Carl ties that to functional exercise in that, if you’re 30 or upwards and want the surfer lifestyle, you’ll want the mobility. Functional exercise can help. The motivation, the external motivation of doing a few exercises a day or every second day, can actually help you to do the things you love.
James relates, having a young child and wanting to enjoy things with her for the next 20 years. He plays basketball, does tennis, walks, surfs every day. His pulse has lowered, he can move much better, and he’s got good overall strength. Now, he wants to progress his surfing, to be grabbing rail and tucking into barrels and the like.
Are there any benefits from stretching?
One thing Carl wants to just touch on is that we have to stop seeing muscle as a piece of plastic that you stretch. The idea is that if you have a tight muscle, you have to stretch it and stretch it and hold it. And there’s a lot of controversy over how long you should all stretch and when you should be stretching.
“What makes you tense makes you tight.”
But it’s actually the mind, the brain that governs the length of muscles. What makes you tense makes you tight, whether it’s anger, work, being stuck in traffic, or, as James puts in, a bad surf.
Furthermore, says Carl, when you’re moving correctly, your muscles work in highly coordinated sequences. Poor movement affects the sequencing of the muscles working together and keeps you tight. When you move functionally, correctly, it reorders the muscle sequences, and then you get automatic flexibility.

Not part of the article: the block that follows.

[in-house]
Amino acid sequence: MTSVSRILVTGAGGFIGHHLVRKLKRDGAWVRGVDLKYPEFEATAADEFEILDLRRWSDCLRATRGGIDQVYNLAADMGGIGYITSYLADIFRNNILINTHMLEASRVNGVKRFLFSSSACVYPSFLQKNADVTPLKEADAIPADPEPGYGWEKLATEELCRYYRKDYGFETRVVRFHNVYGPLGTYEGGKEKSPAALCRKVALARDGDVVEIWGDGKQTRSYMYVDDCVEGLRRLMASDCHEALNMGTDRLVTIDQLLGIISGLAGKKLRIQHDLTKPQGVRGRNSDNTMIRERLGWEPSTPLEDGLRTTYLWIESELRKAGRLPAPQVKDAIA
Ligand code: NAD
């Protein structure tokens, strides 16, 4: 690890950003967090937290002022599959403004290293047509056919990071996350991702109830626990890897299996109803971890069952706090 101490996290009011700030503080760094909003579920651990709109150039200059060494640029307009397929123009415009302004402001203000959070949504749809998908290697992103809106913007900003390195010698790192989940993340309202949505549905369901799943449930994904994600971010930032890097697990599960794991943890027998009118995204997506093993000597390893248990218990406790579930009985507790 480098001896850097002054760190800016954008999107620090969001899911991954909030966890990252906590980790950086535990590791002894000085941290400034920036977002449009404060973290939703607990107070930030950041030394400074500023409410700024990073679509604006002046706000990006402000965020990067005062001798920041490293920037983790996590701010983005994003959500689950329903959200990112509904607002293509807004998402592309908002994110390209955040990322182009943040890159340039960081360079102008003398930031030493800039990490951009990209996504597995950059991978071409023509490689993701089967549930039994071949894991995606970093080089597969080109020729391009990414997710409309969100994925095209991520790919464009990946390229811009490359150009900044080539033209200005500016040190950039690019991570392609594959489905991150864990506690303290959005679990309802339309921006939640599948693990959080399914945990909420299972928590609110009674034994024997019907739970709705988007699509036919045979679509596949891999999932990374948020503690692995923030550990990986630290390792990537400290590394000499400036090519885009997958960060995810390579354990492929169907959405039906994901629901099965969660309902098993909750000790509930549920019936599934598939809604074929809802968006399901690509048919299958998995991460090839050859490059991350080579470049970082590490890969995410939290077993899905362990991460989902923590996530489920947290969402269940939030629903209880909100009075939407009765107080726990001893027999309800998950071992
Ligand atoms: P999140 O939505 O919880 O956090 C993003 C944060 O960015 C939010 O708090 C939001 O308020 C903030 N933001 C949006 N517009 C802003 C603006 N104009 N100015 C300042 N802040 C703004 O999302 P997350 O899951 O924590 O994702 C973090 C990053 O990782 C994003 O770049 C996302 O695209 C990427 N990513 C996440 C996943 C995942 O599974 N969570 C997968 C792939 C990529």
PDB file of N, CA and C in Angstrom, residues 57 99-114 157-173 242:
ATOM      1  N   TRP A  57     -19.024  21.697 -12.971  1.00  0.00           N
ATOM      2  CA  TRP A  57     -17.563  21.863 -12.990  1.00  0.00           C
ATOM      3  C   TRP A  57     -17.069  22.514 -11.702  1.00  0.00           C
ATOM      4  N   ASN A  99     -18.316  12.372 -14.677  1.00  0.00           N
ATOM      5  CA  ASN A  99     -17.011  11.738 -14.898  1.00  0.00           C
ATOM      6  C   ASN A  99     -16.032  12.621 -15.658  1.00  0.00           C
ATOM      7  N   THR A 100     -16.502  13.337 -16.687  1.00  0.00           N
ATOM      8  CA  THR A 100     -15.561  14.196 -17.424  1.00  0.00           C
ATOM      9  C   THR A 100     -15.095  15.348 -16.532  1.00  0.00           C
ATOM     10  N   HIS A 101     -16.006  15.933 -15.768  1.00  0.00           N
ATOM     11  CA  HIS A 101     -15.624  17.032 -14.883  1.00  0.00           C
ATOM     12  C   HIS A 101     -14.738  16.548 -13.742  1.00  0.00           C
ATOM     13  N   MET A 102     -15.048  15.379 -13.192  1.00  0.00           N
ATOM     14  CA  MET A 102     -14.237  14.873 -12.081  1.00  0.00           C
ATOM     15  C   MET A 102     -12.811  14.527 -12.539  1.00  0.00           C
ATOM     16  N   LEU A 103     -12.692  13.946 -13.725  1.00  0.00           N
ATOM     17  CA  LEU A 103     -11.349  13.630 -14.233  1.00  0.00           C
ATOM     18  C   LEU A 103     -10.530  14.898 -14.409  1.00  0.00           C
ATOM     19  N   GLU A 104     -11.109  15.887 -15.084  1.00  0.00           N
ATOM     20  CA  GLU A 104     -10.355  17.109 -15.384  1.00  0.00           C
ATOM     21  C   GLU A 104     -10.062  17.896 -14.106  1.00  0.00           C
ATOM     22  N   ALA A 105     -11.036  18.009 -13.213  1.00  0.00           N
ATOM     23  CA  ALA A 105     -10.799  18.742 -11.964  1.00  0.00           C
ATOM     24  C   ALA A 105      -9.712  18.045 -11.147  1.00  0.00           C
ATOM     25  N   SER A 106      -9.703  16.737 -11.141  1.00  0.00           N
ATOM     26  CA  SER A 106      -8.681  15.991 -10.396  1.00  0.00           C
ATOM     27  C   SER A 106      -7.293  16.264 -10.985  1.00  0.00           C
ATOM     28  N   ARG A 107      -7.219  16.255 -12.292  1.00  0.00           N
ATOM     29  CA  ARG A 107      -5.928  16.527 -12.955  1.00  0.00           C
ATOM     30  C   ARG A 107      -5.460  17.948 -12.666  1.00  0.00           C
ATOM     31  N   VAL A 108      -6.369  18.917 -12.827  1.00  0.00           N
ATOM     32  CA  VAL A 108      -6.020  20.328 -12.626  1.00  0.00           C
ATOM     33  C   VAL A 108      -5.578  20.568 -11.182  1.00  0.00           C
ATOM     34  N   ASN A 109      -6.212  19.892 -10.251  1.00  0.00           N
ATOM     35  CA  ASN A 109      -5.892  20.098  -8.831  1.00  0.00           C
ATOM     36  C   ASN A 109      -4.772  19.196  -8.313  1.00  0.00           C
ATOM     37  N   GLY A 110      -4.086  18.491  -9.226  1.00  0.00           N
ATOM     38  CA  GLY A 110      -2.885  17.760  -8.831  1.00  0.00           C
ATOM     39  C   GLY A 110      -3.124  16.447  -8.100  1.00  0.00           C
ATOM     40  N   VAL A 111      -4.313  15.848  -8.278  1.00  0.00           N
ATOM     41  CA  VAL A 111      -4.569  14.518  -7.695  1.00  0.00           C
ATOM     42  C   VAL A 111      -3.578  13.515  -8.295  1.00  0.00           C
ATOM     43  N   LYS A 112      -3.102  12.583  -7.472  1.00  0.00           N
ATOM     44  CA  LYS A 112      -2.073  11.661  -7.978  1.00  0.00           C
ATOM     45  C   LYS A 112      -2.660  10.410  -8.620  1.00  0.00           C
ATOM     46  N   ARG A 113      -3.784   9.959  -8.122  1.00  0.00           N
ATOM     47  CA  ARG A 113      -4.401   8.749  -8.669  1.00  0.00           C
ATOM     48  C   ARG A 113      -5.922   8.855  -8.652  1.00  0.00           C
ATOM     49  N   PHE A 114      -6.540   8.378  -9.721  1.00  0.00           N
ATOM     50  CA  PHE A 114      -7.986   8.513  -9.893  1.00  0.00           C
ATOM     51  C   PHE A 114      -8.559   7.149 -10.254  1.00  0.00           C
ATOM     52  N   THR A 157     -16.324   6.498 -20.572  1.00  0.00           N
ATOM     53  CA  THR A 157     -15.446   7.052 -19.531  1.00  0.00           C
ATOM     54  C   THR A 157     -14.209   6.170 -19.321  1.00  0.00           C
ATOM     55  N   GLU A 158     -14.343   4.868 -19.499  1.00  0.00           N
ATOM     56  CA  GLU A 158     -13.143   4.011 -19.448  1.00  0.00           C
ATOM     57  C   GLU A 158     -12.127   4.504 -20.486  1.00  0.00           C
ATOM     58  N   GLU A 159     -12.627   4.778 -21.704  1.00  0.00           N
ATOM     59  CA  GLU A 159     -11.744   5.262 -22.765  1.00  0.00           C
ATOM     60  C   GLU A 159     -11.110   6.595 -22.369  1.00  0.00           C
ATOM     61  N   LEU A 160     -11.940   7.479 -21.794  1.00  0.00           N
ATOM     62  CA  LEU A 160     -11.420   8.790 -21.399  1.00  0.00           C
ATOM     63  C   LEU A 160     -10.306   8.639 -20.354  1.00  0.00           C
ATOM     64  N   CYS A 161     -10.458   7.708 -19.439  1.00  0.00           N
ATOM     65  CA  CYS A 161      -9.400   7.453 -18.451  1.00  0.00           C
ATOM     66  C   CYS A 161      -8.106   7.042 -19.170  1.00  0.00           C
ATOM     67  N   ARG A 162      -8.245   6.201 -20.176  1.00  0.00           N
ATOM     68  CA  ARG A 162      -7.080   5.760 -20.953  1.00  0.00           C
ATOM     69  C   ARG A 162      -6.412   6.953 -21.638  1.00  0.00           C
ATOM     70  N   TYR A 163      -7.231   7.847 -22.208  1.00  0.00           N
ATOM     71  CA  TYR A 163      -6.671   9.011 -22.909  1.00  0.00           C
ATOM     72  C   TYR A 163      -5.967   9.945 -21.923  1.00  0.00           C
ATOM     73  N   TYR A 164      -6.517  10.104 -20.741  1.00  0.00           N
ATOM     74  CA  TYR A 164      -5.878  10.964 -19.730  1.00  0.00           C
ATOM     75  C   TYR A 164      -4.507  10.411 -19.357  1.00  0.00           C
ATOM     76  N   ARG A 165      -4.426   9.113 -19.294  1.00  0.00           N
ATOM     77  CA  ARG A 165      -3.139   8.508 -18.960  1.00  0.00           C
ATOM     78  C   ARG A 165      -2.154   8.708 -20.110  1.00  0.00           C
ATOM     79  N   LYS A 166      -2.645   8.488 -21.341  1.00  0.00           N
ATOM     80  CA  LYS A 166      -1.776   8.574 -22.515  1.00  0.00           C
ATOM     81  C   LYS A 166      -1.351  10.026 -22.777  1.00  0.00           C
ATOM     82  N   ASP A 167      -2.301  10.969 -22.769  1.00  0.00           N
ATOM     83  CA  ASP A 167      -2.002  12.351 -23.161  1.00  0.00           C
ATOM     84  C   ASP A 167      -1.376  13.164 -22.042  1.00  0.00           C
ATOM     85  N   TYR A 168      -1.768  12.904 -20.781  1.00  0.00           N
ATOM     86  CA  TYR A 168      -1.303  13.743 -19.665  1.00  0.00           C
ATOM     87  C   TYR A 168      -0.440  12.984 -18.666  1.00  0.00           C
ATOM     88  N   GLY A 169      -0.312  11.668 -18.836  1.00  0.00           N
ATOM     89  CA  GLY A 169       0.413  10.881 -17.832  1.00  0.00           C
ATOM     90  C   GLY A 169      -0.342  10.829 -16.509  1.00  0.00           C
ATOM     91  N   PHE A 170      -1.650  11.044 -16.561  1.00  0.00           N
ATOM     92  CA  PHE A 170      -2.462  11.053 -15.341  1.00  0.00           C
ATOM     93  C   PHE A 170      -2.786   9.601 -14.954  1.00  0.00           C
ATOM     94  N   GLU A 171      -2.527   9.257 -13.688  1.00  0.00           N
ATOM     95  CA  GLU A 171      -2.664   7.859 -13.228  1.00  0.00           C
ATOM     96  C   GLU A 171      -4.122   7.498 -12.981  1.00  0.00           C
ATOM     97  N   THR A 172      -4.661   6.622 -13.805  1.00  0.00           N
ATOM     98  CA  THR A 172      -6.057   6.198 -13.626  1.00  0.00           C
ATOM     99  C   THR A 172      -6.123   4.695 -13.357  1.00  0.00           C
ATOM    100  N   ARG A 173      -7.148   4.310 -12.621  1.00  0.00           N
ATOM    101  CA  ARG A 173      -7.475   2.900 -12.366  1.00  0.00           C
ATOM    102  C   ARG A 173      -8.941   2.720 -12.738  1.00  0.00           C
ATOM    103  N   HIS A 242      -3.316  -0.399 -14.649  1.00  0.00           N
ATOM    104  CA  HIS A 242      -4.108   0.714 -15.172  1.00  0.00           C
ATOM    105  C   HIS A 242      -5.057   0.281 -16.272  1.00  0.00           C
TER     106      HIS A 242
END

Carl has rapidly improved his own mobility by never doing any stretches. You should stretch, he says, if you’ve got a long session, say you’ve got to walk or surf for five hours. Then, you can stretch to try and loosen a bit. But to stretch to improve posture and balance muscle imbalances, that’s a long way to go.
The fitness industry, jokes Carl, is way ahead in robotics. A lot of the movements in the fitness industry are robotic – you’ll see the old school sort of stretches: look down, head to the side, swivel to the left and right.
“When you look at functional movements, you actually want to train your whole body.”
When you look at functional movements, you actually want to train your whole body. You want to include all those movements. You want to look down and include the whole spine, not just the neck. In the medical industry, you focus on where the problem is, and you target that specific area. When it comes to movement, you don’t want to do that.
You want to move your whole body, not just isolate the neck or chin and look down; that can put a lot of strain on the neck, ironically.
Stress, health and longevity
A lot of wellbeing is mind-body. You can have the best posture, but if you’re under a lot of stress, mentally or emotionally, it means nothing.
With the movements, says Carl, it’s a great way to detox. And with anything – walking, exercising, etc. – sometimes less is more. If you are under stress and you aren’t enjoying your exercise, if you’re working hard, obviously, you’re going to stop coming back. The solution is just removing stuff, getting more clarity, removing mess.
It’s been ingrained in our minds that we have to put on full throttle all the time. The fact is, you absolutely don’t have to do more, or work harder, or work more hours.